BEIRUT (Reuters) - A U.N. agency published a report on Wednesday accusing Israel of imposing an "apartheid regime" of racial discrimination on the Palestinian people, and said it was the first time a U.N. body had clearly made the charge.
The report commissioned by the U.N. Economic and Social Commission for Western Asia (ESCWA) concluded "Israel has established an apartheid regime that dominates the Palestinian people as a whole". The accusation - often directed at Israel by its critics - is fiercely rejected by the Jewish state.
U.N. Under-Secretary General and ESCWA Executive Secretary Rima Khalaf said the report was the "first of its type" from a U.N body that "clearly and frankly concludes that Israeli is a racist state that has established an apartheid system that persecutes the Palestinian people".
Israeli officials did not immediately respond to a request for comment.
Khalaf was speaking at an event to launch the report at ESCWA's Beirut headquarters. ESCWA comprises 18 Arab states in Western Asia, according to its website. Its aims include to support economic and social development in member states. The report was prepared at the request of member states, Khalaf said.
The report said it had established on the "basis of scholarly inquiry and overwhelming evidence, that Israel is guilty of the crime of apartheid". "However, only a ruling by an international tribunal in that sense would make such an assessment truly authoritative," it added.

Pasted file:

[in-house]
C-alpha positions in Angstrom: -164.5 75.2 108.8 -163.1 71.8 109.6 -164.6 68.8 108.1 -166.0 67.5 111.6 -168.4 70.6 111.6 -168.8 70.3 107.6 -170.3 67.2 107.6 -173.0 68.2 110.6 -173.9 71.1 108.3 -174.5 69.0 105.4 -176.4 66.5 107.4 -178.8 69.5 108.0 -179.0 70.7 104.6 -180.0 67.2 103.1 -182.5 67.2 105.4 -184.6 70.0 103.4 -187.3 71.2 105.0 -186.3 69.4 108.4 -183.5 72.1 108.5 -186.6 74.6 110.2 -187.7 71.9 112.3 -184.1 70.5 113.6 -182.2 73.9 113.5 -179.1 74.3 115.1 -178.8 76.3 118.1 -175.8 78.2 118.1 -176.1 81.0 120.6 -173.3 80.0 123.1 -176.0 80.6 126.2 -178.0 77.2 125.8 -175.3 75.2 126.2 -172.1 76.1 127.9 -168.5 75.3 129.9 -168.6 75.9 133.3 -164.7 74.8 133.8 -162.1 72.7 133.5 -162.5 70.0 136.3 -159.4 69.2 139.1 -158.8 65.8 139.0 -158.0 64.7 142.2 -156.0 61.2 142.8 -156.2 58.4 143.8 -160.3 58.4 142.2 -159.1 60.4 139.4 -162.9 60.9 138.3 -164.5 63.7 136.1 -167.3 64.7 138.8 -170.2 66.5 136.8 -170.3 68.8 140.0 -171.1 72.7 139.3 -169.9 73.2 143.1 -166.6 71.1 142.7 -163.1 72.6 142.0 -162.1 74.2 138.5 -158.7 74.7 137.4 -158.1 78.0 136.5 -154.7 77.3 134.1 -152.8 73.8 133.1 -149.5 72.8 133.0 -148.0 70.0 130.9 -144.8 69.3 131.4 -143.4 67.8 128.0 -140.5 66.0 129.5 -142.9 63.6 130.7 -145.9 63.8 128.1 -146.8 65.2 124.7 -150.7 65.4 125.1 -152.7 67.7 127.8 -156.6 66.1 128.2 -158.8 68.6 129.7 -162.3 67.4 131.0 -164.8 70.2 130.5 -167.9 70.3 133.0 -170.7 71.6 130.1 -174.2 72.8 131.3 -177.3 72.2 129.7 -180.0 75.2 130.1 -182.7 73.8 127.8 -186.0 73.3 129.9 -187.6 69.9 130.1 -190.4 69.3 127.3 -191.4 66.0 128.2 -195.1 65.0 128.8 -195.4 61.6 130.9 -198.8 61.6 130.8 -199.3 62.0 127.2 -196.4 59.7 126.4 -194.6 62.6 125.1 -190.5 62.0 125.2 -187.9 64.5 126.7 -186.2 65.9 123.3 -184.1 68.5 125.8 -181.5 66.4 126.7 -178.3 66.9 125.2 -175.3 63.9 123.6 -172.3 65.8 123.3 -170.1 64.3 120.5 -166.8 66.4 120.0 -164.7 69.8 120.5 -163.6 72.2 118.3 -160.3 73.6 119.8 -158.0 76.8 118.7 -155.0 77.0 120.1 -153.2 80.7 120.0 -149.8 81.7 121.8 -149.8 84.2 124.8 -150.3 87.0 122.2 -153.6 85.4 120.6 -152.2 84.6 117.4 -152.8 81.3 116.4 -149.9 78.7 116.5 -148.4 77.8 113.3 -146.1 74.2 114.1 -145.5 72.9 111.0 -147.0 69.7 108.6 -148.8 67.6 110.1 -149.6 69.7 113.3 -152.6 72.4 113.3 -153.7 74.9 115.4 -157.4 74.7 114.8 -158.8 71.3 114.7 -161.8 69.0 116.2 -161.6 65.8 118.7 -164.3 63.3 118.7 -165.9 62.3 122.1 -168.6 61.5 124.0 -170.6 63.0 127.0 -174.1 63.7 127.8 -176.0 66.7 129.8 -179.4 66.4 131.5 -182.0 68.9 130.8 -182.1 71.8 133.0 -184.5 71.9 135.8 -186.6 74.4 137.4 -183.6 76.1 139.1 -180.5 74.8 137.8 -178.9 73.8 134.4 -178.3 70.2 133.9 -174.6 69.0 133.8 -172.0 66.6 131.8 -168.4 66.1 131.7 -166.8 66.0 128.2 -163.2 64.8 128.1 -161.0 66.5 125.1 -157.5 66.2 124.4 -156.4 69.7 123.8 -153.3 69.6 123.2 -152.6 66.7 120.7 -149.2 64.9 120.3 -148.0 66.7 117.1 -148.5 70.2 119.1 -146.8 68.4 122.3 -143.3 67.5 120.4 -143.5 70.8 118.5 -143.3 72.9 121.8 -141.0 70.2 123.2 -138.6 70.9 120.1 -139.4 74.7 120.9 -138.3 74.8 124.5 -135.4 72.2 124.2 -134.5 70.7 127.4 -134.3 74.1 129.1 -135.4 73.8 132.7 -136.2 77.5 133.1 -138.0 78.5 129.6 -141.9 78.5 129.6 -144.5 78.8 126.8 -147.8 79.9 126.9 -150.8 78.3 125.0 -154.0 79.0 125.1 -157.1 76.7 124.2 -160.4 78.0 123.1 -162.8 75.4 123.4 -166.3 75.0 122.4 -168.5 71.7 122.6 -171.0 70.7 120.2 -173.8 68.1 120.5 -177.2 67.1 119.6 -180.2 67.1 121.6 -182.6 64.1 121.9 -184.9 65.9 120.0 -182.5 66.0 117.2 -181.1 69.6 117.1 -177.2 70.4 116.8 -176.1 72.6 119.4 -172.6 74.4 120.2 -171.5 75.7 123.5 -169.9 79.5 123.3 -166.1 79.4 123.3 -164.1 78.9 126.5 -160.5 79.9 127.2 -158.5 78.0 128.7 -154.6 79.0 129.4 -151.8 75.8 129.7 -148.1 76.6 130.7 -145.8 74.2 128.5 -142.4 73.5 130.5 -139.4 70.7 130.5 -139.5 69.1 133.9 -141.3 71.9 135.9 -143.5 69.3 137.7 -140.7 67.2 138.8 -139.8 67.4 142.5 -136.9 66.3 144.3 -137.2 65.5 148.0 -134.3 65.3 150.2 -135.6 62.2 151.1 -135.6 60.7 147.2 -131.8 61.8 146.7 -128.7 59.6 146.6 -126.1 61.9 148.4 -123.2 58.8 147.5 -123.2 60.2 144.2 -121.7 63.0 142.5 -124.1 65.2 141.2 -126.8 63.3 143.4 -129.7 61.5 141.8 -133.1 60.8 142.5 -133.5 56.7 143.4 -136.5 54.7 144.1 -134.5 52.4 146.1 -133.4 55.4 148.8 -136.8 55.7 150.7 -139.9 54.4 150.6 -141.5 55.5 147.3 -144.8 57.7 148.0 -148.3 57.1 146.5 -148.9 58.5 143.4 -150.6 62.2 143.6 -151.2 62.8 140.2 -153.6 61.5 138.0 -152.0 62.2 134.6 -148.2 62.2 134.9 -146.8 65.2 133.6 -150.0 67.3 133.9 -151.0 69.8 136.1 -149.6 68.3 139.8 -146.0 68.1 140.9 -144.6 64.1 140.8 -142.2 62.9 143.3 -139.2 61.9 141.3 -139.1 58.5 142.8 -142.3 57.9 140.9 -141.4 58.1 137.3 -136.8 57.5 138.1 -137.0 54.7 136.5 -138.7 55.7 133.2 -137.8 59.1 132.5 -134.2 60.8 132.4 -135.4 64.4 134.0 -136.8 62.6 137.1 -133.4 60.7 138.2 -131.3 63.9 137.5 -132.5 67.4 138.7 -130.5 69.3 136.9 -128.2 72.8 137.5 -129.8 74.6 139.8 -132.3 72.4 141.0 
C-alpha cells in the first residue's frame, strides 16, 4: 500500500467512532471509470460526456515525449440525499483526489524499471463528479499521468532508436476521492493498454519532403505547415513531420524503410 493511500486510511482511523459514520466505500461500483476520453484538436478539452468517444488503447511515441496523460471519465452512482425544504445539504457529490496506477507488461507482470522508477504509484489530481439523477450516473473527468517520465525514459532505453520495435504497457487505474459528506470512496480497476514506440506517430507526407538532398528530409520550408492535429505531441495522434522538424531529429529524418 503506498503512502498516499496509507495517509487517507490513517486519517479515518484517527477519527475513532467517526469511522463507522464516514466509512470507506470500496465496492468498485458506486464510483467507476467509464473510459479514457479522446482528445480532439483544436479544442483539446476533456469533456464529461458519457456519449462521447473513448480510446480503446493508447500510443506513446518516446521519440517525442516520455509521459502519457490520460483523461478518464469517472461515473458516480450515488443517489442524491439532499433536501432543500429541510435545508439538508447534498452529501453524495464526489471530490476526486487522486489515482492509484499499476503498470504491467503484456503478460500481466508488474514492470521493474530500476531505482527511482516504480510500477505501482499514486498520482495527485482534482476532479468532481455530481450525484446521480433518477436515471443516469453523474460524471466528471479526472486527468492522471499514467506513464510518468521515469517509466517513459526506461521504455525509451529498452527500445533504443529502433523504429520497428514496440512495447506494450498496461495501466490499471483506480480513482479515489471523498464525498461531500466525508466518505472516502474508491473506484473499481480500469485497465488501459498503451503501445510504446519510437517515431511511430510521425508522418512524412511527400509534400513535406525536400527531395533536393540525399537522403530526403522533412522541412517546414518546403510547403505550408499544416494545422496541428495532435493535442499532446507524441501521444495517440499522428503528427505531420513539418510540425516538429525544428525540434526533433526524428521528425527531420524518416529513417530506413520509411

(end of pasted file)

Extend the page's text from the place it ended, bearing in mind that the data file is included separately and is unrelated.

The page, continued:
The report said the "strategic fragmentation of the Palestinian people" was the main method through which Israel imposes apartheid, with Palestinians divided into four groups oppressed through "distinct laws, policies and practices".
It identified the four sets of Palestinians as: Palestinian citizens of Israel; Palestinians in East Jerusalem; Palestinians in the West Bank and Gaza Strip; and Palestinians living as refugees or in exile.
ESCWA hoped the report would inform further deliberations on the root causes of the problem in the United Nations, among member states, and in society, Khalaf said. ESCWA also hoped it would prompt action.
It was authored by Richard Falk, a former U.N. human rights investigator for the Palestinian territories, and Virginia Tilley, professor of political science at Southern Illinois University.
Before leaving his post as U.N. special rapporteur on human rights in the Palestinian territories in 2014, Falk said Israeli policies bore unacceptable characteristics of colonialism, apartheid and ethnic cleansing.
The United States accused him of being biased against Israel.
(Writing by Tom Perry; Editing by Alison Williams)